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What causes chickenpox?

Chickenpox is caused by the varicella zoster virus. It can be spread either through close person-to-person contact, or through sneezing and coughing just like a cold or flu. Later in the illness, the virus is spread by direct contact with the fluid in the blisters. Chickenpox infection triggers an immune response and people rarely get chickenpox twice.

The infection is highly contagious to people who have never had chickenpox or who have not been vaccinated. You can also catch the virus by handling items and surfaces that have been contaminated, then transferring the virus to yourself by touching your face.

Children can develop chickenpox after being in contact with someone who has shingles. Anyone who has had chickenpox can develop shingles. People who have never had chickenpox can catch the virus from another person with shingles, but in this case they would develop chickenpox (not shingles).

Last reviewed: October 2016

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Chickenpox - myDr.com.au

Chickenpox, caused by the varicella zoster virus, is a highly infectious disease which mostly affects children.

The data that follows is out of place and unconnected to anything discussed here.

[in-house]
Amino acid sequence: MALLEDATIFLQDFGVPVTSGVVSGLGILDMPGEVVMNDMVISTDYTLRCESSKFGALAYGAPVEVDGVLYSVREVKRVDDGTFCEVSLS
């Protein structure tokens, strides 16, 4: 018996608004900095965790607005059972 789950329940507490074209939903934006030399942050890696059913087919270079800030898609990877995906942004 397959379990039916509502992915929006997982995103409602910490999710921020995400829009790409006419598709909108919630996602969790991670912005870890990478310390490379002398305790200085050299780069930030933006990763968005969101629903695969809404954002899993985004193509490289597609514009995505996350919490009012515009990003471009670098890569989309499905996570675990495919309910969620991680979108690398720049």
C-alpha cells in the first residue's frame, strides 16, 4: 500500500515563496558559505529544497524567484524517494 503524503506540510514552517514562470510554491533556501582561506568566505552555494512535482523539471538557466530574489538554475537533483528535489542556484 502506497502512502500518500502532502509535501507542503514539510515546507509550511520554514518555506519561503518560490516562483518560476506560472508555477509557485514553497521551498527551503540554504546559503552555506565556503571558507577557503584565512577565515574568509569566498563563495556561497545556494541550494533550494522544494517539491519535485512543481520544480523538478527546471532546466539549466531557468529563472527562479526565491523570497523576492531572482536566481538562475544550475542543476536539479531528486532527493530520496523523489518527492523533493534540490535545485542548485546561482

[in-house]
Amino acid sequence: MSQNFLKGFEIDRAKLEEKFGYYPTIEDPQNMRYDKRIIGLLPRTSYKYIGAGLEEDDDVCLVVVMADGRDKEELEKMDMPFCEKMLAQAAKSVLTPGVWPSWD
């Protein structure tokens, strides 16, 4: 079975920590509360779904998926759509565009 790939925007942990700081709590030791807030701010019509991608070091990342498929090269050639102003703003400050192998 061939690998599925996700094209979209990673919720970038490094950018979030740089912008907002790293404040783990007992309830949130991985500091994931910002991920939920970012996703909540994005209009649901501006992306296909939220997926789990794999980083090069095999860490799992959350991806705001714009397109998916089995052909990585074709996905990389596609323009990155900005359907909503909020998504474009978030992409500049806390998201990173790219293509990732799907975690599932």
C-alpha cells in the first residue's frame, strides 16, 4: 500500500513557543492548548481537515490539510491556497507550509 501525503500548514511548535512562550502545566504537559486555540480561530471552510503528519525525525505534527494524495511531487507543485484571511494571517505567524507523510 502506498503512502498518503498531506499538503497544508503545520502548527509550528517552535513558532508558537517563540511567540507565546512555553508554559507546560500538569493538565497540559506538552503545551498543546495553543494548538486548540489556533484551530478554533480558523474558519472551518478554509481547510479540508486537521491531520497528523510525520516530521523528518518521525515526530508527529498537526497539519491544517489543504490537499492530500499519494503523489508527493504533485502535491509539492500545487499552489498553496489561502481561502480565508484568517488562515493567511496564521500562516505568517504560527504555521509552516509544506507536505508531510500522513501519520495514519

Read more on myDr website

Chickenpox and Shingles Tests - Lab Tests Online AU

Varicella Zoster Virus Culture; Varicella Zoster Virus by PCR; Varicella Zoster Virus by DFA; Varicella Zoster Virus Antibodies, IgG and IgM

Read more on Lab Tests Online website

Chickenpox (varicella)

Chickenpox (varicella) is a viral disease caused by the varicella zoster virus.

Read more on WA Health website

Shingles

Shingles is a viral infection characterised by a painful rash on the skin. The infection is caused by the varicella zoster virus, the same virus that causes chickenpox.

Read more on WA Health website

Chickenpox

Chickenpox is highly contagious, but it is generally mild and gets better without the need for special treatment.

Read more on Better Health Channel website

9 Things you should know about shingles

People who have had chickenpox can later develop shingles (herpes zoster), when the chickenpox virus re-activates. Shingles causes a painful rash.

Read more on myDr website

Chickenpox in adults - myDr.com.au

For those adults who didn't catch chickenpox in childhood, or who haven't been vaccinated, an attack of chickenpox can produce serious, sometimes lethal, complications.

Read more on myDr website

Chickenpox and Shingles

Chickenpox is a common viral infection that can reappear later in life as shingles. Vaccination is recommended for all infants and non immune adults.

Read more on NSW Health website

Shingles - myDr.com.au

Shingles is a painful rash caused by the chickenpox virus. Initial symptoms can be intense pain, burning or tingling on an area of skin on the face or body.

Read more on myDr website

Chickenpox | The Sydney Children's Hospitals Network

Read more on Sydney Children's Hospitals Network website

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